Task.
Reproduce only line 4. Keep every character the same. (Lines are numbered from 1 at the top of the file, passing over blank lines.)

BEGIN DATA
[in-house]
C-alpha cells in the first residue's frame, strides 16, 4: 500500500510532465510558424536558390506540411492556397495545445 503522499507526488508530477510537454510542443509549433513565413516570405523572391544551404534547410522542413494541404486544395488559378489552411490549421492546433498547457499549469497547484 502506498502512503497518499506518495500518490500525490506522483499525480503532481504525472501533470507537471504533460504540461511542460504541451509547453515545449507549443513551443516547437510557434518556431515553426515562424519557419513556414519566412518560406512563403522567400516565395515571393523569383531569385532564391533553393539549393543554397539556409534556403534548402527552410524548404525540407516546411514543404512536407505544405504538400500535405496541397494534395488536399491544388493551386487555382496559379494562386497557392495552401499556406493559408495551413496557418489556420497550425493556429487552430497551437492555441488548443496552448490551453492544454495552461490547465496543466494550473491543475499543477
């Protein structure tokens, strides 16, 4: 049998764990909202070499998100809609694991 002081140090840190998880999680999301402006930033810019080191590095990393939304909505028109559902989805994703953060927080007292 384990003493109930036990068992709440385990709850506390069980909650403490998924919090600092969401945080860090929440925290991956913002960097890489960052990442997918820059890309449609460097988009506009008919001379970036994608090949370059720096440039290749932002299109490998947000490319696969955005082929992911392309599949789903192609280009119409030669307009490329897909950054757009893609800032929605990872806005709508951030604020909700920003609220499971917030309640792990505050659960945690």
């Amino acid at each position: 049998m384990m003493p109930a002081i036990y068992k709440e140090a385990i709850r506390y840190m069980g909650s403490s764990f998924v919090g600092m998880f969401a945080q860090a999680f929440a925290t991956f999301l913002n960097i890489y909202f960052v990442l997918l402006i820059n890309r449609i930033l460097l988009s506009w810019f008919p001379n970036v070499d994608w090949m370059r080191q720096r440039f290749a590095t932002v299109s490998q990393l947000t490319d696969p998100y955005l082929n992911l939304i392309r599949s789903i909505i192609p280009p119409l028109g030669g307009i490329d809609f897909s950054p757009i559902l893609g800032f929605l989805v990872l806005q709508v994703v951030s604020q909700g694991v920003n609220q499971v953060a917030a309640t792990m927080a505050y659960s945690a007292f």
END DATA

């Amino acid at each position: 049998m384990m003493p109930a002081i036990y068992k709440e140090a385990i709850r506390y840190m069980g909650s403490s764990f998924v919090g600092m998880f969401a945080q860090a999680f929440a925290t991956f999301l913002n960097i890489y909202f960052v990442l997918l402006i820059n890309r449609i930033l460097l988009s506009w810019f008919p001379n970036v070499d994608w090949m370059r080191q720096r440039f290749a590095t932002v299109s490998q990393l947000t490319d696969p998100y955005l082929n992911l939304i392309r599949s789903i909505i192609p280009p119409l028109g030669g307009i490329d809609f897909s950054p757009i559902l893609g800032f929605l989805v990872l806005q709508v994703v951030s604020q909700g694991v920003n609220q499971v953060a917030a309640t792990m927080a505050y659960s945690a007292f």